Beyond bingo

Retirement communities today are geared toward longer stays filled with enriching activities

Seniors doing yoga

Today’s best retirement communities are like Disney Worlds for mature adults.

They’ve come about in response to statistics like these:

  • Retirement now lasts nearly 20 years for most Americans.
  • Roughly 1 million Americans reside in senior-care facilities — a number that’s expected to double by 2030.
  • People over age 65 make up more than 13 percent of the population in the U.S., today — and that percentage is expected to increase to 20 percent by 2050.
  • Roughly 10,000 baby boomers turn 65 every day, a trend that began in 2011. Seniors today are more highly educated and alert than any previous generation and they’re more driven to participate in activities.

Here’s what many communities are offering to entice the growing Silver Tsunami of older adults:


Today’s retirement communities are definitely not like your grandmother’s nursing home — where a single bingo game was often the only highlight of the week.

Entertainment at today’s best communities includes screenings of top films, sing-a-longs, trips to local sports games, concerts and plays, picnics at local lakes or parks and more.

Local music groups often provide entertainment at evening meals.

Available games might include highly competitive Wii video games (such as golf), poker, bridge, bingo or canasta.

Most communities offer numerous activities to help seniors stay fit, too, including exercise classes such as yoga, tai chi, chair exercises and dance (such as the Texas two-step).


You could compare today’s retirement communities to college campuses for seniors.

Facilities usually include exercise rooms, game rooms and an abundance of free weekly classes that teach a surprising array of skills — such as crafts, foreign languages, meditation or how to write memoirs.

Some facilities actually go way beyond what you would find at most colleges:

Most have large, attractive dining rooms that offers gourmet food prepared by a chef (plus small kitchens in each living unit, too).

Most facilities have beauty shops on campus.

Some include workshops for woodworking enthusiasts.

And many have movie rooms with special acoustics and padded chairs.

Outside grounds are apt to include putting greens, or shuffleboard or bocce ball areas. Some offer community garden plots, too!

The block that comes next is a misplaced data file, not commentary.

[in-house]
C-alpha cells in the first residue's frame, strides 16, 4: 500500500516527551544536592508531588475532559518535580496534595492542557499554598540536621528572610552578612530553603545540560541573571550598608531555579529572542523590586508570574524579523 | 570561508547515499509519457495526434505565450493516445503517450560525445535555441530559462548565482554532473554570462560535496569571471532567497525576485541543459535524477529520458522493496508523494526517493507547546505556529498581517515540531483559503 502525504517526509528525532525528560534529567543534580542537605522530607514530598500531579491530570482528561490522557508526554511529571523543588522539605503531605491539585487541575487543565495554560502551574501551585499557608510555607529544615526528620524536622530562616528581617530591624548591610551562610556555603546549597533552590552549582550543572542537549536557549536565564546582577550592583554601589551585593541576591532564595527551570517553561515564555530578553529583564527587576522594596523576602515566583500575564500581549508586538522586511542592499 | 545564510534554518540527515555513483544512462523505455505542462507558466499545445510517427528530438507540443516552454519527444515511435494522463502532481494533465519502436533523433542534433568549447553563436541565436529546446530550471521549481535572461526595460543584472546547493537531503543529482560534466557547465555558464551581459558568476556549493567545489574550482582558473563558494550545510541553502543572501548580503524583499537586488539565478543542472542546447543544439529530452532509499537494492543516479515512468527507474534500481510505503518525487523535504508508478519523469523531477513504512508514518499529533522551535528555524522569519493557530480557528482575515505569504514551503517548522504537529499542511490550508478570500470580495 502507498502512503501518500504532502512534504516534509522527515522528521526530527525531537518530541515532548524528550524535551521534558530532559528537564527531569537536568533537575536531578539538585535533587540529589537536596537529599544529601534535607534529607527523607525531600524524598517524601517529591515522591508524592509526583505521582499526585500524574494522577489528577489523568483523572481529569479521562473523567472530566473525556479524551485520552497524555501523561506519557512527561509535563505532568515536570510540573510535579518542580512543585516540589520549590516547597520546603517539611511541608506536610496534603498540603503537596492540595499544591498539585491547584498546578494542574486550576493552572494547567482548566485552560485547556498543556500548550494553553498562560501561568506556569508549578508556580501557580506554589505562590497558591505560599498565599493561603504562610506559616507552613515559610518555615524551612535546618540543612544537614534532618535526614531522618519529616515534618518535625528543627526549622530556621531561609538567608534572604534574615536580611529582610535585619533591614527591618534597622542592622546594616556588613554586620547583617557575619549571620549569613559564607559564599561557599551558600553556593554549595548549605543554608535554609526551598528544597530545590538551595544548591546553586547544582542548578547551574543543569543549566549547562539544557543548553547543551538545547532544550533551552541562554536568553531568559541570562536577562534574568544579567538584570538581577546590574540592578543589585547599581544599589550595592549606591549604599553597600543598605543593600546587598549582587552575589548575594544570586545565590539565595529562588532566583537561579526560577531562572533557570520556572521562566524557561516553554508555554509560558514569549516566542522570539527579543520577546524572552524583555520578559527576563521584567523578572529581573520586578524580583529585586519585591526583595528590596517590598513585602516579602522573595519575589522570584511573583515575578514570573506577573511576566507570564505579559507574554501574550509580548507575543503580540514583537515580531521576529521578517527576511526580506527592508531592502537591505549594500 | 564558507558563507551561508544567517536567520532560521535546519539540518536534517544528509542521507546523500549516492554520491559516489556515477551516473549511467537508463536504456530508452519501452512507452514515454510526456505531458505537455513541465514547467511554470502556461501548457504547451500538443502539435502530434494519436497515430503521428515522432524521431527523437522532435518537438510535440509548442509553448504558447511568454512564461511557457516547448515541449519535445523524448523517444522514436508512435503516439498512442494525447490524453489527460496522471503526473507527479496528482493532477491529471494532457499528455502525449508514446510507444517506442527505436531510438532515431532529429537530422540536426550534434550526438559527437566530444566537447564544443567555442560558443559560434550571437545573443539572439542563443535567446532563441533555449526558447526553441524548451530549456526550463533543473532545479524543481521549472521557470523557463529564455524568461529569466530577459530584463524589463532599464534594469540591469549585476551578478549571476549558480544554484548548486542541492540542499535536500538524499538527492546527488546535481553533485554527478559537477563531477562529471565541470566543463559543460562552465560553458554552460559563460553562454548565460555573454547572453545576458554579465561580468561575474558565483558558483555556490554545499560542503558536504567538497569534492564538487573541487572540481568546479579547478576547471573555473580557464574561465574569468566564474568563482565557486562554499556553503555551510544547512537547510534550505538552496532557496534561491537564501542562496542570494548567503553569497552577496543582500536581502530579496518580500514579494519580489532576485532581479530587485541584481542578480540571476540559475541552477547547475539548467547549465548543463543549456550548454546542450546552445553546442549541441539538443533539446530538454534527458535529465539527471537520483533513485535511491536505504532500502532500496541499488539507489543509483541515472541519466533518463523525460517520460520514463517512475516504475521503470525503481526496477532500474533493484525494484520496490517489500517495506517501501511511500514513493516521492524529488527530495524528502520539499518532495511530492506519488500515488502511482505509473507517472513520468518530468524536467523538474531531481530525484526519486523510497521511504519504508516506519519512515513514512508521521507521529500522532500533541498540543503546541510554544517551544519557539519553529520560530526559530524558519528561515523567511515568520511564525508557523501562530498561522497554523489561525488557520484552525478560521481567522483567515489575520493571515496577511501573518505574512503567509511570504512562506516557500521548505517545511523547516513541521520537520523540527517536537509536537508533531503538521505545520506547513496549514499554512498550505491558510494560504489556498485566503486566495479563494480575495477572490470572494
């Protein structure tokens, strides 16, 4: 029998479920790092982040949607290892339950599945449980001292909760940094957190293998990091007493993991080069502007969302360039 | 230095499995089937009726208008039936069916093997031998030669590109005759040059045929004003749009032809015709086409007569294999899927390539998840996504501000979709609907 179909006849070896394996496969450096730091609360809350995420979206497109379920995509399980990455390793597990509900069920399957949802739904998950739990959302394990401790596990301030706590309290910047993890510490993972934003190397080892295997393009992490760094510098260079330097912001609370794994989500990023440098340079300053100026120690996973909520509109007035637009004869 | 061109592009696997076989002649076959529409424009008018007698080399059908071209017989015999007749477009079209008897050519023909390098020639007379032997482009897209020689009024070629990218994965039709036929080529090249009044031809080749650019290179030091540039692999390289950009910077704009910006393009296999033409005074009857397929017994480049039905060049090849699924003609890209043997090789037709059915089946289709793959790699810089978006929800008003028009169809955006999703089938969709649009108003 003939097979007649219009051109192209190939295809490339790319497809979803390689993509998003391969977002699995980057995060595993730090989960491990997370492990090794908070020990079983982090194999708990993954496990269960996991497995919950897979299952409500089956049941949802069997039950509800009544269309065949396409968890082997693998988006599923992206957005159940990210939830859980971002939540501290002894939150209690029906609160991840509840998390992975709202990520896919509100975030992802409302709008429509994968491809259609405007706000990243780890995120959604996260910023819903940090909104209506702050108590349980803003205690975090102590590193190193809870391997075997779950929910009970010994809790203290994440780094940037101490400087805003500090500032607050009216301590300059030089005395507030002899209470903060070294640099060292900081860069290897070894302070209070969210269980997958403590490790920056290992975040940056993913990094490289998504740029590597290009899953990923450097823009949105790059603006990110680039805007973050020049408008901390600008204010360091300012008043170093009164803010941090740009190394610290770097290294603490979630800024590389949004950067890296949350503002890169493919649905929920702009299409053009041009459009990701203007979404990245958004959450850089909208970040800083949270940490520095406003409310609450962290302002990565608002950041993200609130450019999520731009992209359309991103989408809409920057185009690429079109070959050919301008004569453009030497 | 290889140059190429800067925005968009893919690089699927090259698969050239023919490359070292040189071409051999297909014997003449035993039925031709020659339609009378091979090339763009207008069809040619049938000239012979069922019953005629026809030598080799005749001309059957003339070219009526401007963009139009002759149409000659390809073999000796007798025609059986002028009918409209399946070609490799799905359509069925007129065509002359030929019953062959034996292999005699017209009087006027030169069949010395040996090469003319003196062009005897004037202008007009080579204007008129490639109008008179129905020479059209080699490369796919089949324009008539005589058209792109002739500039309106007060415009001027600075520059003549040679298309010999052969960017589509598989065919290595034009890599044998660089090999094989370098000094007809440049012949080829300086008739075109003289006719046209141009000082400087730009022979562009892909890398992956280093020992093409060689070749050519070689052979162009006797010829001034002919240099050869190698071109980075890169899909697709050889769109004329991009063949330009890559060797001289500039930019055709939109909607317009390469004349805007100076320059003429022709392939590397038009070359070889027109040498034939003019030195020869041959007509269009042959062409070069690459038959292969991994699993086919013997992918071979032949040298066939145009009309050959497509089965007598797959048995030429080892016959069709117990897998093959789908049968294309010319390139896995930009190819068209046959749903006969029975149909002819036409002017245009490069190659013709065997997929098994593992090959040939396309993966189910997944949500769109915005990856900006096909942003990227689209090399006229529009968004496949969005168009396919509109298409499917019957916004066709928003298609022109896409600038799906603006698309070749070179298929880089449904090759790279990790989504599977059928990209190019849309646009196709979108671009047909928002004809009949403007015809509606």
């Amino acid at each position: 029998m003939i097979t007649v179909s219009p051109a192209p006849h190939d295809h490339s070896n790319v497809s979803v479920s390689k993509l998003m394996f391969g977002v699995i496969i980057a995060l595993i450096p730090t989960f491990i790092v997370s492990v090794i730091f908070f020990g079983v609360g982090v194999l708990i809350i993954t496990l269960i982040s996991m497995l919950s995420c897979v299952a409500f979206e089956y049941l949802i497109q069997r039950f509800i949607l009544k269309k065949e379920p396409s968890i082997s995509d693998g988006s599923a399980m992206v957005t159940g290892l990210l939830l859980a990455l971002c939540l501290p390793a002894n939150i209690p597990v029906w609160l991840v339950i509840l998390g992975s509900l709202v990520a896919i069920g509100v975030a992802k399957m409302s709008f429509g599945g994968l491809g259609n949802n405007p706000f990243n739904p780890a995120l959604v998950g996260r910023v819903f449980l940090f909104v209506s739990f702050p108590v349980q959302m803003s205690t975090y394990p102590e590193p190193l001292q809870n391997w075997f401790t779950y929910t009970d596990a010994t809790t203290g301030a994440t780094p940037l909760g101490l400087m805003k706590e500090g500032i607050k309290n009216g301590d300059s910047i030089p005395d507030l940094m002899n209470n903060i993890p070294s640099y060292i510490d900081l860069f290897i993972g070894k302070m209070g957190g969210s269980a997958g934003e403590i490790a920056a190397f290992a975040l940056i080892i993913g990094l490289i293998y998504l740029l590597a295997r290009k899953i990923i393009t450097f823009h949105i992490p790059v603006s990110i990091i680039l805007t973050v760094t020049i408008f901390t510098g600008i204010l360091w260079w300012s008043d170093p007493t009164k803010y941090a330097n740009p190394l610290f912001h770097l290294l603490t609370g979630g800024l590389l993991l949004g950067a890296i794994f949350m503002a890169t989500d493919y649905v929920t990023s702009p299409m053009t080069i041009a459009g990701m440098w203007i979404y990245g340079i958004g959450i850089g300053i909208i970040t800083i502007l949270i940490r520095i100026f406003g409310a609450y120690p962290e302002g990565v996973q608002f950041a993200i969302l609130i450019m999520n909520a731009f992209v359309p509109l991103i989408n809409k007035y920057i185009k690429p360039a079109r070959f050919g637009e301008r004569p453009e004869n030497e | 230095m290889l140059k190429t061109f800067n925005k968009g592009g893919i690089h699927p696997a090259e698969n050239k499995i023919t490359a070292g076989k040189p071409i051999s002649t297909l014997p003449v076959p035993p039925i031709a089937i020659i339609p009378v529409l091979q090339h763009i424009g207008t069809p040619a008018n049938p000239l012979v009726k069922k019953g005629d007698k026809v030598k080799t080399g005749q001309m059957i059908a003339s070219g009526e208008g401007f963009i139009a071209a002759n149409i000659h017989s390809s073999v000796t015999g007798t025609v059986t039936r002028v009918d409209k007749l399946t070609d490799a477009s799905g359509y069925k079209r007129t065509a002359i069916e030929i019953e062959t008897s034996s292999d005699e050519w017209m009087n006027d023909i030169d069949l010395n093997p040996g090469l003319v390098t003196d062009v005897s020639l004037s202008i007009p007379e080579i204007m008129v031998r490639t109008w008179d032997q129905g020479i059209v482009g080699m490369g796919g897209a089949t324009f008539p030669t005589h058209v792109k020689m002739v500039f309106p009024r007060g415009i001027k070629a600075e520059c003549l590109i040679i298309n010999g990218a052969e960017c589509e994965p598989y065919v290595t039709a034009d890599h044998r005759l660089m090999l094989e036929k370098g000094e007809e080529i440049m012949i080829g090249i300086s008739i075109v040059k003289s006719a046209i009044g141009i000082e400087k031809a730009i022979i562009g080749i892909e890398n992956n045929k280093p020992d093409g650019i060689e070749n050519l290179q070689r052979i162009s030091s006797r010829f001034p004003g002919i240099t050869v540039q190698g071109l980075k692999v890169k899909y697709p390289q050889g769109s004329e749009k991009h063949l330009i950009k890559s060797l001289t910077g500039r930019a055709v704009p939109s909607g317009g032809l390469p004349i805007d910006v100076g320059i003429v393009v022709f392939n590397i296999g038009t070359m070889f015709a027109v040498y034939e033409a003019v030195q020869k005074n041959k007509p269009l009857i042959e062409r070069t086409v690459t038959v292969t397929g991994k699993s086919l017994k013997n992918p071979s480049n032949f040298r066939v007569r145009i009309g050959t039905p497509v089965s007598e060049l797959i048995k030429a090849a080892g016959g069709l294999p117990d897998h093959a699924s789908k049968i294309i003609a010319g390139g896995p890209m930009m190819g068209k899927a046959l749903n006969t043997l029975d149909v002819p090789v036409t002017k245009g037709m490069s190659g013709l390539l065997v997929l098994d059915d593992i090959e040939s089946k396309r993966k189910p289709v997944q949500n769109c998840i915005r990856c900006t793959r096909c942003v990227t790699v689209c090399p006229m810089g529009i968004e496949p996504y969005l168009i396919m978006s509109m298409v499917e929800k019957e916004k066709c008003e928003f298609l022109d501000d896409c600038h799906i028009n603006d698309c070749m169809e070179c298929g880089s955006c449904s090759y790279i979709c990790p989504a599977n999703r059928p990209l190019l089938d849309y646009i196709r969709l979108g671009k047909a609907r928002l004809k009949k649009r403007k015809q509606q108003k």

Home services

In addition to all this, retirement communities also appeal to many seniors because residents don’t have to do repairs: They don’t need to mow the lawn, clean their gutters or worry about adapting their spaces to any disabilities they might develop.

At many facilities, trained nurses are on hand around the clock; some even boast health clinics that offer daily checkups.

Many retirement communities offer light housekeeping — including laundering sheets and changing bed linens each week.

Some communities organize their own choral, acting and walking groups.

Almost all offer vans that take residents on free weekly trips to grocery stores, pharmacies or shopping centers.


Doing preliminary research on most retirement communities, even ones that are far away from you, is reasonably easy these days if you’re computer literate.

Most retirement communities are delighted to invite people in for a free meal, a tour or a special event; you may even know residents there who can give you pertinent information from their point of view.

Some communities may offer to put you up overnight in one of their guest rooms for free.

Here are a few things to look up if you’re considering a move out of town:

Check the town’s Chamber of Commerce site for a list of annual activities, general information about size and population of the town, plus photos taken in and around the area.

You can also talk to the chamber about organizations such as Rotary, Kiwanis, AAUW chapters or particular churches or synagogues.

Climate matters to many seniors. shows average monthly high and low temperatures for most towns and cities in the U.S., and shows natural features such as lakes, rivers and mountains.

Check out a community’s crime rate at Finally if you’re interested in the possibility of retiring to another country, check out and for articles such as Six Cheap Places to Retire Abroad, and information about up and coming communities where retirees can live on less than $2,000 a month.

Sunny McFarren is a contributor to the Senior Wire News Service, which has been providing curated editorial content for older adults since 1990.